If you’re a coffee lover and a wine lover, we’re about to tell you something that will either completely excite or disgust you. Friends Fun Wine has launched a collection of low-calorie, low-alcohol coffee wines in cans: Cabernet Coffee Espresso and Chardonnay Coffee Cappuccino. I’m completely confused about how to feel about it. Keep reading »
The good ol’ US of A has finally achieved the most lofty of honors: we have the largest wine market on the globe. And we even beat out France — yes, France — for the very first time this year.
According to the International Organization of Wine and Vine (OIV), Americans bought 29.1 million hectoliters of wine last year, which is a small but significant .5 percent rise from last year’s numbers. On the other hand, the French bought seven percent less wine than they did the previous year. Keep reading »
What’s the best thing in the world? Wine. And what’s the next best thing to wine? Nutella, obviously. So when Mario Batali’s massive NYC-based Italian marketplace, Eataly, was forced to close its wine shop due to a technicality in New York State Liquor Authority laws, he decided to dedicate the space to the next best thing: nutella. A nutella bar, to be exact, where customers can choose from a wide variety of breads, crepes, and pastries, slathered with Nutella to order. Plus, if you stop in on Monday, May 12th, between 5PM and 9PM, you can score a free slice of pane con Nutella, aka a hunk of rustic bread slathered with the magical spread. Go get your free Nutella, New Yorkers, you totally deserve it! The rest of us can drool over the full menu here, and plan our trips accordingly. [Gothamist]
The “proper way” to store wine — butt up — originated out of a need to keep natural corks moist. Natural corks can dry and shrink over time allowing air into the bottle, oxidizing and spoiling the wine. Many wineries use screw tops and synthetic corks to minimize the risk, and let’s be honest, wine never lasts that long around me anyway. The real advantage to a wine rack is saving space. Check out these 11 wine racks for $50 or less.
It’s a familiar occurrence in the life of any eco-conscious wine enthusiast: while putting out your glass recycling, you look down at the 10 bags overflowing with wine bottles and think, “Dear God, my neighbors are going to think I’m a fall-down drunk.” The solution to this embarrassing problem? Don’t stop drinking or recycling. Just use all those wine bottles and corks to make cool crafts! Click through for 10 DIY ideas for winos.
Red Robin will always hold a special place in my heart. It was the most affordable “fine dining” establishment in the suburb a few miles from my small town high school, which made it the go-to place to celebrate birthdays, volleyball wins, SAT scores, and System of a Down CD releases. I spent many late nights there with friends, eating bottomless steak fries and chicken Caesar wraps while discussing boys who would never love us back. So many of my fondest teenage memories are set in a Red Robin booth. I stopped going there because I grew up, and also because of that one time my mom thought she was biting down on a particularly stringy onion in her Whiskey River BBQ Burger, only to realize it was a large clump of human hair.
BUT Red Robin might have found a way to win me back as a customer with an exciting new menu item: the wine milkshake. Keep reading »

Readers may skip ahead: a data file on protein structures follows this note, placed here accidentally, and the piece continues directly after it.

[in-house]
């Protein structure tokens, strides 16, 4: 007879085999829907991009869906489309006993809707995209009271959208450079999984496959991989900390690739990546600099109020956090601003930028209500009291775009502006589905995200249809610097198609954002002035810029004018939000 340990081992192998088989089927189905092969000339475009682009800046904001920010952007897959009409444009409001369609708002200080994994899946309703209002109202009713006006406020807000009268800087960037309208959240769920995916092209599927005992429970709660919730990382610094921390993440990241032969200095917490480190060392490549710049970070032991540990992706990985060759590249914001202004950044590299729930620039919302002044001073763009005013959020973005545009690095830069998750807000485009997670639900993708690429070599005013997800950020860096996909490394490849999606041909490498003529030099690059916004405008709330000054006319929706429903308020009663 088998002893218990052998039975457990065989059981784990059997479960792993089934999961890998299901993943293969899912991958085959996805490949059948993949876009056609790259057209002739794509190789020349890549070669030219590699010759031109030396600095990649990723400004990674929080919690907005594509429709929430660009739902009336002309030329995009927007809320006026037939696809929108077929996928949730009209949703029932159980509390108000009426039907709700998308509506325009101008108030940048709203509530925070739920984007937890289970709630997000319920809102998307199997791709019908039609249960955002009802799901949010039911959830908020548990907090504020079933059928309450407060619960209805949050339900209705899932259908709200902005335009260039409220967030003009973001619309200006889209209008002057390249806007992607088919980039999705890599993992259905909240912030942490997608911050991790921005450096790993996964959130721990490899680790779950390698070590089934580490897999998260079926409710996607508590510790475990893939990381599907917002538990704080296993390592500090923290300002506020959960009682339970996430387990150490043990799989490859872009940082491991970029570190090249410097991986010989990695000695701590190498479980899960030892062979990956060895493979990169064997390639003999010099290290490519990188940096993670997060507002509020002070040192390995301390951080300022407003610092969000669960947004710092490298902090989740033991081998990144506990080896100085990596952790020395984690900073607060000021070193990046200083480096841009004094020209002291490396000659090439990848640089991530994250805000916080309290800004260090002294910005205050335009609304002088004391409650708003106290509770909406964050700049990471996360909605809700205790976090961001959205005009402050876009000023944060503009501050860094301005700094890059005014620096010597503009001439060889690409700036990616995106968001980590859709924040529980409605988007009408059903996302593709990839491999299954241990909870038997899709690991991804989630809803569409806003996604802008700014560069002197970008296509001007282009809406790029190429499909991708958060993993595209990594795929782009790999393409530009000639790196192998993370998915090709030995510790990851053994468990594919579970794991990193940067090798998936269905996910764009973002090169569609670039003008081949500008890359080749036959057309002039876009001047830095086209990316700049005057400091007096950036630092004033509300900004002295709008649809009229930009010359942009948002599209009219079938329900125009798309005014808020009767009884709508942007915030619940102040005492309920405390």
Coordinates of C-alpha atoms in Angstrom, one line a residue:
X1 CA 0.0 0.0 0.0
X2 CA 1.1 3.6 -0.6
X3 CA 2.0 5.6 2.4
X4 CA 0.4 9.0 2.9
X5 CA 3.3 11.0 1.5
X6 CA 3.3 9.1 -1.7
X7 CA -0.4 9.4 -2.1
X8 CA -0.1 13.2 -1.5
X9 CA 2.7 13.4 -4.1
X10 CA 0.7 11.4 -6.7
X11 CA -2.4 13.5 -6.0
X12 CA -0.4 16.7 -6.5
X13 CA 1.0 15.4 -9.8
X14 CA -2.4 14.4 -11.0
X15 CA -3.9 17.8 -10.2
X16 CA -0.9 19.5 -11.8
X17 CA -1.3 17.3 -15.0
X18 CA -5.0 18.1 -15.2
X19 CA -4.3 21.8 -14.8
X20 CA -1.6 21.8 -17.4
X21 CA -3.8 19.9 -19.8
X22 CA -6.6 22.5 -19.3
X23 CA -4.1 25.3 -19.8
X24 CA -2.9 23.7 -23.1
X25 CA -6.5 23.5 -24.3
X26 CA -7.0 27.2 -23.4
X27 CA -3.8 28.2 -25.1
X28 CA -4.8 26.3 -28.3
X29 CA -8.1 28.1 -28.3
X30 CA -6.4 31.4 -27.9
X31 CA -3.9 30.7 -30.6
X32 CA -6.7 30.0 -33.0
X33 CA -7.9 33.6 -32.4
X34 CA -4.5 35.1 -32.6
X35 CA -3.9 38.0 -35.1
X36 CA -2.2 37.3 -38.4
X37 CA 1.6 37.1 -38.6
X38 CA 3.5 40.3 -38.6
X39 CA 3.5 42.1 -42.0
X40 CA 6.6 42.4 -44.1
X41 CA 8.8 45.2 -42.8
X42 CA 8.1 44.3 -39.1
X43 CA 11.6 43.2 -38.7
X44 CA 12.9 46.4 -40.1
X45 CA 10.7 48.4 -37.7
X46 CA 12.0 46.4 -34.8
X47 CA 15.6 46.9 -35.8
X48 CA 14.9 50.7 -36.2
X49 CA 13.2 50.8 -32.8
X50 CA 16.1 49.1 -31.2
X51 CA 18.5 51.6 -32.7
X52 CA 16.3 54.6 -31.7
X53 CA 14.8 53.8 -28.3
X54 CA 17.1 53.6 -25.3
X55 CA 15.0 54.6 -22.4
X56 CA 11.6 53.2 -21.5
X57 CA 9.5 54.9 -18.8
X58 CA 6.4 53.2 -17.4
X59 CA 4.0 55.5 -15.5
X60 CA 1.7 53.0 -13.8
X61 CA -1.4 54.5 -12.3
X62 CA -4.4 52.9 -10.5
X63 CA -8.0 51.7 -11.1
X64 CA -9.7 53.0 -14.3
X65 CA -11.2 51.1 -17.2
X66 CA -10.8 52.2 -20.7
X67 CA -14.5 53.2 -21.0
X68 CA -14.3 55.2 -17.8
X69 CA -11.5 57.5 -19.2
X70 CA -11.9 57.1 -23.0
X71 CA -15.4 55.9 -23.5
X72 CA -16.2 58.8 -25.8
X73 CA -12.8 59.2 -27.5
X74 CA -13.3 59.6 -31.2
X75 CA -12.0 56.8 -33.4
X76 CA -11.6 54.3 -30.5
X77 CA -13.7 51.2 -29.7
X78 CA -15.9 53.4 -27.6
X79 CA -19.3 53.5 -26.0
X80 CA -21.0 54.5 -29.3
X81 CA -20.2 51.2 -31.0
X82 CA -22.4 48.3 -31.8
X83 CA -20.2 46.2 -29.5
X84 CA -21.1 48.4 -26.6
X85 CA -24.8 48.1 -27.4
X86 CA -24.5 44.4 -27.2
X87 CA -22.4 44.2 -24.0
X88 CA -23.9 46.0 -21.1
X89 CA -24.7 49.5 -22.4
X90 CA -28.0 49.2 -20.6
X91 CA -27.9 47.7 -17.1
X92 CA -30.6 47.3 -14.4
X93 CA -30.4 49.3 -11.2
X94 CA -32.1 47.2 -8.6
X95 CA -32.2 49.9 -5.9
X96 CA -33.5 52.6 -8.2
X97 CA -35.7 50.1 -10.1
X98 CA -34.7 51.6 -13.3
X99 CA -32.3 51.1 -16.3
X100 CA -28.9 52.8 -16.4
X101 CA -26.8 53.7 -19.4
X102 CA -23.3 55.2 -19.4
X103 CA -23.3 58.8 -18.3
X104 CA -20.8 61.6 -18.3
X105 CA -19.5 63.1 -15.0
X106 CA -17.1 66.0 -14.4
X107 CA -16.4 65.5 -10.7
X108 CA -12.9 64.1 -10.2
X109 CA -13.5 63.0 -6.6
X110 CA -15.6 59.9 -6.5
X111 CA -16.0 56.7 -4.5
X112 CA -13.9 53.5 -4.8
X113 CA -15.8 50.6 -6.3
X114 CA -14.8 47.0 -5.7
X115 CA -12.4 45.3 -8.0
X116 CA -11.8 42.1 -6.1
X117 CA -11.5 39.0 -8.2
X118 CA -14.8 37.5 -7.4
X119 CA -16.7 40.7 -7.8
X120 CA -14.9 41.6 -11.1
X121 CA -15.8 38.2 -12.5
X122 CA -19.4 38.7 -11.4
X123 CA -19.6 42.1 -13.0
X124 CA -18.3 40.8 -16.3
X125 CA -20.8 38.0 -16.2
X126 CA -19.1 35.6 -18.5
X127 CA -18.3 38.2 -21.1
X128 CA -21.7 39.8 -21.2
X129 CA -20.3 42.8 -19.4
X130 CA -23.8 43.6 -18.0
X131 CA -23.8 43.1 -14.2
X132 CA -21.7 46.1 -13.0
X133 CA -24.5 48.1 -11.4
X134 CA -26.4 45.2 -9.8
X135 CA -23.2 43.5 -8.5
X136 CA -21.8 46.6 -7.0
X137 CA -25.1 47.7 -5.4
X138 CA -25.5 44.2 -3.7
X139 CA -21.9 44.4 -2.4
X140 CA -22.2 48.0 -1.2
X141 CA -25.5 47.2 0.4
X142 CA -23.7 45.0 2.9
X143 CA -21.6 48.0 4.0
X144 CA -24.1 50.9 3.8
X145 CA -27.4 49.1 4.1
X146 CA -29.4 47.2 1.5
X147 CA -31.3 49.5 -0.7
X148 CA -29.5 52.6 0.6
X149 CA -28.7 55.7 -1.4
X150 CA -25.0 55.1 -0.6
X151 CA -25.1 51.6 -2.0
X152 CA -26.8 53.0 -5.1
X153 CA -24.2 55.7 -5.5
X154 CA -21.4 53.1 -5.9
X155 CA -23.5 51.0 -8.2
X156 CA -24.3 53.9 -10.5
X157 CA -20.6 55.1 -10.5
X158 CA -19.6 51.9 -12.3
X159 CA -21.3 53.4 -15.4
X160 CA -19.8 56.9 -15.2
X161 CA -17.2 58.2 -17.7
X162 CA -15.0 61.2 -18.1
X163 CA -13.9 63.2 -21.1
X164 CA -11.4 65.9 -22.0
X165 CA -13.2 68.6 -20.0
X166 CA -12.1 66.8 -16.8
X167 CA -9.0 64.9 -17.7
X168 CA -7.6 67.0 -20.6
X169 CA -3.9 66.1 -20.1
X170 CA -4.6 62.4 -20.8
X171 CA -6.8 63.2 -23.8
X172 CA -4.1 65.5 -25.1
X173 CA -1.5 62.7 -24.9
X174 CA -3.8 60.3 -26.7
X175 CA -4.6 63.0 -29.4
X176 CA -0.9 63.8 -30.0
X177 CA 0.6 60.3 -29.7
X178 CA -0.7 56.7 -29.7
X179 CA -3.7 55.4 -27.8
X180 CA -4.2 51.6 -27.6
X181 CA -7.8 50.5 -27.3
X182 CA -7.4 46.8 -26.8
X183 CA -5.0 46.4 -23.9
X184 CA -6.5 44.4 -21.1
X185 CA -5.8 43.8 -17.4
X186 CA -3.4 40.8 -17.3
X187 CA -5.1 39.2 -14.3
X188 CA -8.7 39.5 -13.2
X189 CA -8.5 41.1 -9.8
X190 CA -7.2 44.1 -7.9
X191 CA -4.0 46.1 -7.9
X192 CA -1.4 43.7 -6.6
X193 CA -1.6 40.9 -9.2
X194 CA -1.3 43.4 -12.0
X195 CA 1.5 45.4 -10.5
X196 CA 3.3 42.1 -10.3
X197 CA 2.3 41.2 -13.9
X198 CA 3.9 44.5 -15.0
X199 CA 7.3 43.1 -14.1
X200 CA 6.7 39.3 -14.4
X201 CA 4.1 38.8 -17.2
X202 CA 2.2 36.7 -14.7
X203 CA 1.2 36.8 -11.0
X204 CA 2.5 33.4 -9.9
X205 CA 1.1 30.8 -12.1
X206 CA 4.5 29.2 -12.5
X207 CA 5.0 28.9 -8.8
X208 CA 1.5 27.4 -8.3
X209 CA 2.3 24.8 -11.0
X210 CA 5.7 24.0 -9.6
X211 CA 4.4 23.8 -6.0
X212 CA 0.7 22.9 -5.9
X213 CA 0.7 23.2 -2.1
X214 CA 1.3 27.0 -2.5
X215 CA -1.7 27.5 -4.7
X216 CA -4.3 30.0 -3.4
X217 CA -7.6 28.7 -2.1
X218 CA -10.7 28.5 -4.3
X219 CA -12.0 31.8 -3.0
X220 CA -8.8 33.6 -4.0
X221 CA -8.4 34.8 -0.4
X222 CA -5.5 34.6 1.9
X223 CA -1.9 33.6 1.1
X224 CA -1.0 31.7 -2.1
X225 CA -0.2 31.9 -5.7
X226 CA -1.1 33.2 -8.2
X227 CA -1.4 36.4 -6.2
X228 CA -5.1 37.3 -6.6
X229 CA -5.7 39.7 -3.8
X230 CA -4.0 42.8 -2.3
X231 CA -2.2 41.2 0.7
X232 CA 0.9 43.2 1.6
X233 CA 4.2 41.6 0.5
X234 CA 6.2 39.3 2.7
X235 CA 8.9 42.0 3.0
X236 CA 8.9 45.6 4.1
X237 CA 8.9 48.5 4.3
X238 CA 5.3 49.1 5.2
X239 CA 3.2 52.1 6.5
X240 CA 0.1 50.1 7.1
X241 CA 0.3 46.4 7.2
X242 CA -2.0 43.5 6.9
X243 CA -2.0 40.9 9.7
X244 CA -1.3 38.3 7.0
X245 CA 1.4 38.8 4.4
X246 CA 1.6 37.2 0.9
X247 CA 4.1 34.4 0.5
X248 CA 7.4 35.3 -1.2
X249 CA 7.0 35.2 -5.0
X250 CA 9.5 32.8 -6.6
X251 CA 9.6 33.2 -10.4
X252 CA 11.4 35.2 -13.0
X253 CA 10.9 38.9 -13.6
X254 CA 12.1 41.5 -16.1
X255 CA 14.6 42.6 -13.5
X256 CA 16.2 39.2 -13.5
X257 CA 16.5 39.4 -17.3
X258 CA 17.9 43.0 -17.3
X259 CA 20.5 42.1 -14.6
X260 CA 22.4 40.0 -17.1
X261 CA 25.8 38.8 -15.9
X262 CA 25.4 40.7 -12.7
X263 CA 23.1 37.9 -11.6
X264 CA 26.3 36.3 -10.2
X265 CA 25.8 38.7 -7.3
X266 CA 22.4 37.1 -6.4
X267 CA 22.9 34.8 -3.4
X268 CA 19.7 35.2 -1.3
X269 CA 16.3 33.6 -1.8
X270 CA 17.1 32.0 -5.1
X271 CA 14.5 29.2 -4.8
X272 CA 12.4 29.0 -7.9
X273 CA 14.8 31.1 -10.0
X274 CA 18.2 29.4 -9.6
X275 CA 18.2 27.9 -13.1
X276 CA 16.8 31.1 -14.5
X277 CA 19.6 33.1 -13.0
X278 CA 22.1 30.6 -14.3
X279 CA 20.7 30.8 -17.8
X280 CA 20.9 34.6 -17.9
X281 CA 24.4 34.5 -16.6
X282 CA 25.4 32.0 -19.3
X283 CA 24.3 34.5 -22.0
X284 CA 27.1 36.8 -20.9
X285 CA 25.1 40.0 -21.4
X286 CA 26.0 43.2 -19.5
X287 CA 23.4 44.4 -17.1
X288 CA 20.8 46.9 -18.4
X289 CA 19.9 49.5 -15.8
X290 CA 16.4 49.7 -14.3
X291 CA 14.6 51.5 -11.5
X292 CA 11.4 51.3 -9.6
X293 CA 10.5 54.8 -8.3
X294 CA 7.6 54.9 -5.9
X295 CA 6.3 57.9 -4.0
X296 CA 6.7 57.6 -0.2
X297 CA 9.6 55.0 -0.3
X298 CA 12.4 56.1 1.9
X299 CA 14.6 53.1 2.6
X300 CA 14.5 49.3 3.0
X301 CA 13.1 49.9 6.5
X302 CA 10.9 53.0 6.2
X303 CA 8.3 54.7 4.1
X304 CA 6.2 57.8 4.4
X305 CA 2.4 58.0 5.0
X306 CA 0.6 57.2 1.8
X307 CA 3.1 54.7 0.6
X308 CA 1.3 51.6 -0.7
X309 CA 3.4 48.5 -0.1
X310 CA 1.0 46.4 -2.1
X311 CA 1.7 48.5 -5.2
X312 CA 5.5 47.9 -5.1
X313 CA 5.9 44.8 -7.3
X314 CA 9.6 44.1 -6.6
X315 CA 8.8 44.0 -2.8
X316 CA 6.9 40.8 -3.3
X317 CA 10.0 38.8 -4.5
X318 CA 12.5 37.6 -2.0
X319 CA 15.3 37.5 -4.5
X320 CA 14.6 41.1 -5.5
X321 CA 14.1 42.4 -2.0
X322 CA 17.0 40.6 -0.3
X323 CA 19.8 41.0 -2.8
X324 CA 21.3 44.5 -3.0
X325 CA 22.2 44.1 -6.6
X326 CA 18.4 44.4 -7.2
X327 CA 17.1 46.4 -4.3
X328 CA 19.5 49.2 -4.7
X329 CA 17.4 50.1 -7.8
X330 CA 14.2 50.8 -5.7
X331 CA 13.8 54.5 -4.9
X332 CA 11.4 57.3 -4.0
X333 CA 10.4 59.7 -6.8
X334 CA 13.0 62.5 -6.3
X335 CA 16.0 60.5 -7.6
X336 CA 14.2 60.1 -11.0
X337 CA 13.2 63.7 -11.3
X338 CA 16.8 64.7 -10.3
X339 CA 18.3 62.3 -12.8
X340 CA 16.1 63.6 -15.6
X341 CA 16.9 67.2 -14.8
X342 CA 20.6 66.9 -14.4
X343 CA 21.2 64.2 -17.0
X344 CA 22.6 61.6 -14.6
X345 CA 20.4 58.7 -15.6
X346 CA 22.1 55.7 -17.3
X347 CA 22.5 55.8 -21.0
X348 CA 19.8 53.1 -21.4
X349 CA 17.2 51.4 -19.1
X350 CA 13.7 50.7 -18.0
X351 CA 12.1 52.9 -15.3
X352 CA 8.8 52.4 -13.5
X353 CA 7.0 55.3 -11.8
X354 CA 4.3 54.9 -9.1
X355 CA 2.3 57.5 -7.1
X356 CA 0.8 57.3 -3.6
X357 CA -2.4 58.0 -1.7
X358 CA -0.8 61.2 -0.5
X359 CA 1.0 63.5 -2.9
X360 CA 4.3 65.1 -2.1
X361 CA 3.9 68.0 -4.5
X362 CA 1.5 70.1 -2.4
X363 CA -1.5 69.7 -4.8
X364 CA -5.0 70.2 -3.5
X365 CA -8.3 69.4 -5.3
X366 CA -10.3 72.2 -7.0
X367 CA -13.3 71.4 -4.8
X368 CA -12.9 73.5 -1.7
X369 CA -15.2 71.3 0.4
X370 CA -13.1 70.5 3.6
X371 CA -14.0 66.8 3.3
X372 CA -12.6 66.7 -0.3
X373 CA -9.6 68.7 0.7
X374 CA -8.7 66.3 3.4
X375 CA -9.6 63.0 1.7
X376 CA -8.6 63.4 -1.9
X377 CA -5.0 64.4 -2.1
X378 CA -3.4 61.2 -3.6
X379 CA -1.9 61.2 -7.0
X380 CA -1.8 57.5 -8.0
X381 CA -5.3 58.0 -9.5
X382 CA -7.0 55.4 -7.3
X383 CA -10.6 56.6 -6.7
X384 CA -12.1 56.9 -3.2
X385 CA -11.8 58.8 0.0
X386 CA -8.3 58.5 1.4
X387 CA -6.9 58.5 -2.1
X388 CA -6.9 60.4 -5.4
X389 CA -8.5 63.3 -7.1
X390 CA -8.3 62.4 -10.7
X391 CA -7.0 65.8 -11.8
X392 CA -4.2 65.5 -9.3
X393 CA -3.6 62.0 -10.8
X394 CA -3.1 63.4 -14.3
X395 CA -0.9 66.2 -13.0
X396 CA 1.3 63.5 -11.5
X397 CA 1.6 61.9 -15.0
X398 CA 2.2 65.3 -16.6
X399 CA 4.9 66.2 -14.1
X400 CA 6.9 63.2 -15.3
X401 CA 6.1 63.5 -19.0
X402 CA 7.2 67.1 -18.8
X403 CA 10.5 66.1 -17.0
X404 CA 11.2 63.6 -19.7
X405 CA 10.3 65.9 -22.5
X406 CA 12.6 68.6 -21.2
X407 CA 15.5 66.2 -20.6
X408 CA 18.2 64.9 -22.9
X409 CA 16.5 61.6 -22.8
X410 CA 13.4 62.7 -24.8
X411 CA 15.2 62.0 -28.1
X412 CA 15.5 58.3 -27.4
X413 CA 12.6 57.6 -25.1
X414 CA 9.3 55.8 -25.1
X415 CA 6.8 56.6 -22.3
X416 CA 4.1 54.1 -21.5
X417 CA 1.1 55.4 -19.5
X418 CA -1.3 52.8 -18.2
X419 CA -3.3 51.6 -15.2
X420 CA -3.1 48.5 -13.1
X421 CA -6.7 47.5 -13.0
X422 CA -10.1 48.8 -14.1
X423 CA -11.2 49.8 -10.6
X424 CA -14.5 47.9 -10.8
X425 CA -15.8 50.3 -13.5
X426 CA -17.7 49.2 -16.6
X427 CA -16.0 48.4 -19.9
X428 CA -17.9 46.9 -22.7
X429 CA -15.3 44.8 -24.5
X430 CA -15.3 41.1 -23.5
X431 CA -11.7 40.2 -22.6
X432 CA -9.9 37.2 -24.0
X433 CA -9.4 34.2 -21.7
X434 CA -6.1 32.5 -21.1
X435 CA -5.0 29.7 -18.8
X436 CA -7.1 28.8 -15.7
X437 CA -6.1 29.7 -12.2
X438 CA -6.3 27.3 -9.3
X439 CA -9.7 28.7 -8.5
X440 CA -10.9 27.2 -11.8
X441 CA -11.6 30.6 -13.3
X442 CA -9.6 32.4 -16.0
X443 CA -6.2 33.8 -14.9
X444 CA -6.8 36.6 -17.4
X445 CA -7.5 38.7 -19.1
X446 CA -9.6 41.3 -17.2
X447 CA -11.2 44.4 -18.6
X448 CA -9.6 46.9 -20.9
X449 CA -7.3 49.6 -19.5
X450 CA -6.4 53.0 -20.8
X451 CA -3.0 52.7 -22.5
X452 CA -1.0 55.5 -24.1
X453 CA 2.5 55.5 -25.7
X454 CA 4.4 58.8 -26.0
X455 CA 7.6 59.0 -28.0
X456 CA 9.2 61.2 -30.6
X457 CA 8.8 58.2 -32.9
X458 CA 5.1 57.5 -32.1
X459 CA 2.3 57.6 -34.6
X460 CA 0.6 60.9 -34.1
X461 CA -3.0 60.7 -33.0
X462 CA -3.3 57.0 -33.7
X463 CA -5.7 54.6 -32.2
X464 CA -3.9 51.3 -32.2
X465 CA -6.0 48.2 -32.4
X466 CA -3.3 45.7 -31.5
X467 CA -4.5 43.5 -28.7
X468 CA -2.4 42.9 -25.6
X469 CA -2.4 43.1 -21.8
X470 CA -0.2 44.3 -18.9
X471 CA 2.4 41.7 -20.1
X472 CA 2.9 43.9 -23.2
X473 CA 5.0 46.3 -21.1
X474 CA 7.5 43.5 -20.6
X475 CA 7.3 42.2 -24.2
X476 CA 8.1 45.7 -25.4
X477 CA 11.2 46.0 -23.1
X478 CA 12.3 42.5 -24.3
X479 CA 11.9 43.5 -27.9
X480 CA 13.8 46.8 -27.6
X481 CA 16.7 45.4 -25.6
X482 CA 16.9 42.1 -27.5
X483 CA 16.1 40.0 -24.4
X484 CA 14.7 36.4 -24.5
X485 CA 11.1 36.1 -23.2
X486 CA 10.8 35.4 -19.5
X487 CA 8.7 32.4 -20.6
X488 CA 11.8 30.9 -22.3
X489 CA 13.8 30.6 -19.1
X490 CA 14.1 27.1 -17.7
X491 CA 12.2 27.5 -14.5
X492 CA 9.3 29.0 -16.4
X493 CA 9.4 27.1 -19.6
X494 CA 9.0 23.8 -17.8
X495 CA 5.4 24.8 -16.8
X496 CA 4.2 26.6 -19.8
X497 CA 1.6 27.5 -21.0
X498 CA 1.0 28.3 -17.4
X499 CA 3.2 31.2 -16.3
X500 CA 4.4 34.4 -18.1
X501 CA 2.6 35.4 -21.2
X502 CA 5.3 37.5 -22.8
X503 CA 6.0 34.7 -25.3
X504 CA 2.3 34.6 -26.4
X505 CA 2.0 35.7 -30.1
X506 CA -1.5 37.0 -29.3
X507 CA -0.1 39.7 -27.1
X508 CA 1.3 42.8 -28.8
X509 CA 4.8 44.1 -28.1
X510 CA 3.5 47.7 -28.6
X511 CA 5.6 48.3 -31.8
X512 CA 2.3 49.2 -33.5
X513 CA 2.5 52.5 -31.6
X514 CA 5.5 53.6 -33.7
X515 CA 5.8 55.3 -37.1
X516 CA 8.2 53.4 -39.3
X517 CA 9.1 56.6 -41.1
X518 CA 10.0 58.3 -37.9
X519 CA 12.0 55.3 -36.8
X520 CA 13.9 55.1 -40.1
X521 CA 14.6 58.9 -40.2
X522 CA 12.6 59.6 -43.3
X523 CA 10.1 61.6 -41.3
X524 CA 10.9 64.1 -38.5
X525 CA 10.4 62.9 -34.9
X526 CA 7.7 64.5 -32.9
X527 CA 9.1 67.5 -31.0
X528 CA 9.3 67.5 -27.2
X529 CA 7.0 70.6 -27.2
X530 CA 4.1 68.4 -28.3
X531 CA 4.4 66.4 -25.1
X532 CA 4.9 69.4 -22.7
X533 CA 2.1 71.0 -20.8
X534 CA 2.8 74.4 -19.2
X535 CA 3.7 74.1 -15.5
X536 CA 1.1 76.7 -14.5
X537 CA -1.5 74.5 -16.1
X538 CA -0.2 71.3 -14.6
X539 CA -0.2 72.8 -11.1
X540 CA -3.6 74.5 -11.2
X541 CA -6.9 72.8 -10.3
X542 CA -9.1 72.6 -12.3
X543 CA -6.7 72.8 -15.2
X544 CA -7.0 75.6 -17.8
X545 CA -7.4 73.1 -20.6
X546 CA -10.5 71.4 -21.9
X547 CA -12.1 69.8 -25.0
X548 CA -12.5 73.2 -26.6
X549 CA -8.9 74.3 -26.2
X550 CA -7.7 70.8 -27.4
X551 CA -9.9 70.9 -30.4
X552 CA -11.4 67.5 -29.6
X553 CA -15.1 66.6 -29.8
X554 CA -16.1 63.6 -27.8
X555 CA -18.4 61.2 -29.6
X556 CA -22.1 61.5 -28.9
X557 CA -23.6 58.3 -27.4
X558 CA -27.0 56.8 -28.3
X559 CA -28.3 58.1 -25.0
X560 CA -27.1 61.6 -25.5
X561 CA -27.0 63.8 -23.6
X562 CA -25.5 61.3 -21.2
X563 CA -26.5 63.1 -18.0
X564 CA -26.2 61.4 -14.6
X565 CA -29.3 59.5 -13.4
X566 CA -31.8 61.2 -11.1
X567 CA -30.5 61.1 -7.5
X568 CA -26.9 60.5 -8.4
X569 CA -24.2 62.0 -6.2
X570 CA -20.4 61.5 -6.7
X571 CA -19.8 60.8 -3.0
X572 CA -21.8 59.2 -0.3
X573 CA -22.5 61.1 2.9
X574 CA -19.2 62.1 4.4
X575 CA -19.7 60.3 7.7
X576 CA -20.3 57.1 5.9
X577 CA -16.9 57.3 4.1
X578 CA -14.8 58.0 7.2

It might soon be much easier for all of us to become a little more Christ-like, if only in the “being able to turn water into wine” department. As you’ll see in this infomercial/informational video (seriously though, why is there a fireplace in the background? weird vibes), a tech entrepreneur and a wine expert have developed what they call the “Miracle Machine,” an “accelerated wine-making device for the home” that allows users to turn water into wine using a few affordable ingredients and a smartphone app (I don’t think Jesus had one of those). According to Boyer and James, the Miracle Machine is “controlled by a mobile app that guides you through the winemaking process on your device whilst monitoring progress,” and “takes just three days and a couple of dollars to make wine that would normally cost at least $20.” This counter-top wine maker is still in the development stages, and is projected to retail for $499, but hey, that’s a smile price to pay for the ability to make miracles happen, right? [Vimeo]
Yesterday was National Drink Wine Day! In celebration, we got drunk, put together this list of our favorite wines under $15 and then passed out before we could post it on time! Typical. Click on for our recommendations…
The Millennial generation, which includes the youngest legal drinkers, is consuming more wine than previous generations, and they’re educating themselves about it too! Rather than bring a six-pack to the party, and guzzle beers with their college roommates, they’re enjoying fine wine and sharing their love and knowledge with friends. It’s certainly more refined, but is it as much fun? And how can a 21-year-old possibly learn to appreciate wine in the short time it has been made available to them? Keep reading »
Ladies and gentlemen, behold the world’s first champagne vending machine, which has been unveiled at Selfridge’s department store in London. The shiny dream machine uses a golden robotic arm to gently dispense jewel-encrusted mini bottles of Moet & Chandon champagne for $30 a pop, and I want one of these in my house RIGHT NOW. I know what you’re thinking: But Winona, couldn’t you just fill your fridge with champagne and call it a champagne vending machine? Well… that’s an excellent point. Now if you’ll excuse me, I have to go buy 100 mini bottles of champagne, some jewels, and a hot glue gun. Cheers! [Daily Mail]